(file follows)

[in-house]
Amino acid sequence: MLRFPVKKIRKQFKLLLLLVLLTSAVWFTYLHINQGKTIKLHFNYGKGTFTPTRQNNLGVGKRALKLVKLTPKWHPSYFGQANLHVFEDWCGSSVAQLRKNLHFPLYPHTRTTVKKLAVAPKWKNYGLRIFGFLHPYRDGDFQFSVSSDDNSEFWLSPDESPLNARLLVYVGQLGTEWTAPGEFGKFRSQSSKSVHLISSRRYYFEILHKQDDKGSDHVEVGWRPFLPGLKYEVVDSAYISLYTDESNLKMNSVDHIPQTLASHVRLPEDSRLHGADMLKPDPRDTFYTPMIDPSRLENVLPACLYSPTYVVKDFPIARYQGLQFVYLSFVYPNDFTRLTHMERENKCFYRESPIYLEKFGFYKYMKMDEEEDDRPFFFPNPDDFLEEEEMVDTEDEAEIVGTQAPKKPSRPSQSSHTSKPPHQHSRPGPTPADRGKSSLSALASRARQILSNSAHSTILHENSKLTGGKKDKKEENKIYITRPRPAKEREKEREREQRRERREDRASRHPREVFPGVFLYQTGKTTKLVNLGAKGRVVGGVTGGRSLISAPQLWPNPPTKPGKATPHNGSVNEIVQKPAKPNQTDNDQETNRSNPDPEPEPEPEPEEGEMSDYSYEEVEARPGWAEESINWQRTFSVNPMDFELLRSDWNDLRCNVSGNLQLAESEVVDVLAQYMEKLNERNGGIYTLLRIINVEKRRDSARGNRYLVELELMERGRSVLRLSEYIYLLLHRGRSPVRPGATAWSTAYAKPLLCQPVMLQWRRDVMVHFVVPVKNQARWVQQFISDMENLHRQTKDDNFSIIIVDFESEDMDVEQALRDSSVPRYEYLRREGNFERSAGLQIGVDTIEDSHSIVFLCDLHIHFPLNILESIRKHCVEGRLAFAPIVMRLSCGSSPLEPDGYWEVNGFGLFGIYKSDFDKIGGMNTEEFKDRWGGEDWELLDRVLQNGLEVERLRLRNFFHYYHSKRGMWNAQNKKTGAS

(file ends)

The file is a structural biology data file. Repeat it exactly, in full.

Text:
[in-house]
Amino acid sequence: MLRFPVKKIRKQFKLLLLLVLLTSAVWFTYLHINQGKTIKLHFNYGKGTFTPTRQNNLGVGKRALKLVKLTPKWHPSYFGQANLHVFEDWCGSSVAQLRKNLHFPLYPHTRTTVKKLAVAPKWKNYGLRIFGFLHPYRDGDFQFSVSSDDNSEFWLSPDESPLNARLLVYVGQLGTEWTAPGEFGKFRSQSSKSVHLISSRRYYFEILHKQDDKGSDHVEVGWRPFLPGLKYEVVDSAYISLYTDESNLKMNSVDHIPQTLASHVRLPEDSRLHGADMLKPDPRDTFYTPMIDPSRLENVLPACLYSPTYVVKDFPIARYQGLQFVYLSFVYPNDFTRLTHMERENKCFYRESPIYLEKFGFYKYMKMDEEEDDRPFFFPNPDDFLEEEEMVDTEDEAEIVGTQAPKKPSRPSQSSHTSKPPHQHSRPGPTPADRGKSSLSALASRARQILSNSAHSTILHENSKLTGGKKDKKEENKIYITRPRPAKEREKEREREQRRERREDRASRHPREVFPGVFLYQTGKTTKLVNLGAKGRVVGGVTGGRSLISAPQLWPNPPTKPGKATPHNGSVNEIVQKPAKPNQTDNDQETNRSNPDPEPEPEPEPEEGEMSDYSYEEVEARPGWAEESINWQRTFSVNPMDFELLRSDWNDLRCNVSGNLQLAESEVVDVLAQYMEKLNERNGGIYTLLRIINVEKRRDSARGNRYLVELELMERGRSVLRLSEYIYLLLHRGRSPVRPGATAWSTAYAKPLLCQPVMLQWRRDVMVHFVVPVKNQARWVQQFISDMENLHRQTKDDNFSIIIVDFESEDMDVEQALRDSSVPRYEYLRREGNFERSAGLQIGVDTIEDSHSIVFLCDLHIHFPLNILESIRKHCVEGRLAFAPIVMRLSCGSSPLEPDGYWEVNGFGLFGIYKSDFDKIGGMNTEEFKDRWGGEDWELLDRVLQNGLEVERLRLRNFFHYYHSKRGMWNAQNKKTGAS